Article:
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This wait type (and the other HT* waits) is when a thread is waiting for access to the shared hash table used during batch-mode processing. SQL Server 2012 used to use a hash table per thread and SQL Server 2014 now uses a shared hash table. This change was made to reduce the amount of memory required for the hash table, but comes at the expense of these waits when synchronizing access to the hash table. Typically these waits occur when queries involve columnstore indexes, but they can also occur without columnstore indexes being involved if a hash operator runs in batch mode.
(Books Online description: N/A)
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Added in SQL Server version:
Removed in SQL Server version:
Extended Events wait_type value:
Maps to the HASH_TABLE_DELETE map_value in sys.dm_xe_map_values.
The map_key value in sys.dm_xe_map_values is 195 in 2014 RTM. After 2014 RTM, you must check the DMV to get the latest value as some map_key values have changed in later builds.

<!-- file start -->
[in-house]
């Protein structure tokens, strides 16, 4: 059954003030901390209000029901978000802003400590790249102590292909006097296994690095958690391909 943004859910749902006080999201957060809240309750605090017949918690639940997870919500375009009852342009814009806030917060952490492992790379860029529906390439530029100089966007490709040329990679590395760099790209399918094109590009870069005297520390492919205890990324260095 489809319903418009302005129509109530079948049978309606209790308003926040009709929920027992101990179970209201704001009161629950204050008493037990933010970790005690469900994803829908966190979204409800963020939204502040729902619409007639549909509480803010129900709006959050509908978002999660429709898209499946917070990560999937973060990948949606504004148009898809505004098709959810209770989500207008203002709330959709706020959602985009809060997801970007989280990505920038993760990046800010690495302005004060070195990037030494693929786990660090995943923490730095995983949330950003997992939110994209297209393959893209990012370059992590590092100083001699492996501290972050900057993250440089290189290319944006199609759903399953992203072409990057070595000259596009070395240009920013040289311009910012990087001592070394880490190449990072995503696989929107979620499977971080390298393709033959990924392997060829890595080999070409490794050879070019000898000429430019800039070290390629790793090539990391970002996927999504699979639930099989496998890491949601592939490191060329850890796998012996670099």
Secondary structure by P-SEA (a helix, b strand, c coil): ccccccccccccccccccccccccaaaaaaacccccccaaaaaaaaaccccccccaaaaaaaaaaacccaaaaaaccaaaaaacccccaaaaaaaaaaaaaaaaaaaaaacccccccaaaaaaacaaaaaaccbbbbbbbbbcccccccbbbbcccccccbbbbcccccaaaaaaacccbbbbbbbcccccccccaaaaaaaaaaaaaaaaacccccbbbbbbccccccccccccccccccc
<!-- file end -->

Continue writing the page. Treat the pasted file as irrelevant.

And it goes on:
I have heard of this wait type occurring during updates to clustered columnstore indexes when the index has a lot of deleted rows per rowgroup, which can be fixed by rebuilding the index.
General guidance for this and other HT* waits, based on conversations with the SQL Server team: these waits are not really showing how expensive the operation is, but more how much skew there was in the data being processed by the various threads (with more skew meaning a longer operation). If there is perfect balance, there should be new zero wait time for these waits. The higher the degree of parallelism, and the higher the skew between threads, the higher the accumulated wait time will be for these waits. About the only sensible thing you can do to alleviate these waits is to make sure there is not a lot of data lying around in delta stores. Don’t knee-jerk and lower MAXDOP as that will likely slow things down.
Known occurrences in SQL Server (list number matches call stack list):
Abbreviated call stacks (list number matches known occurrences list):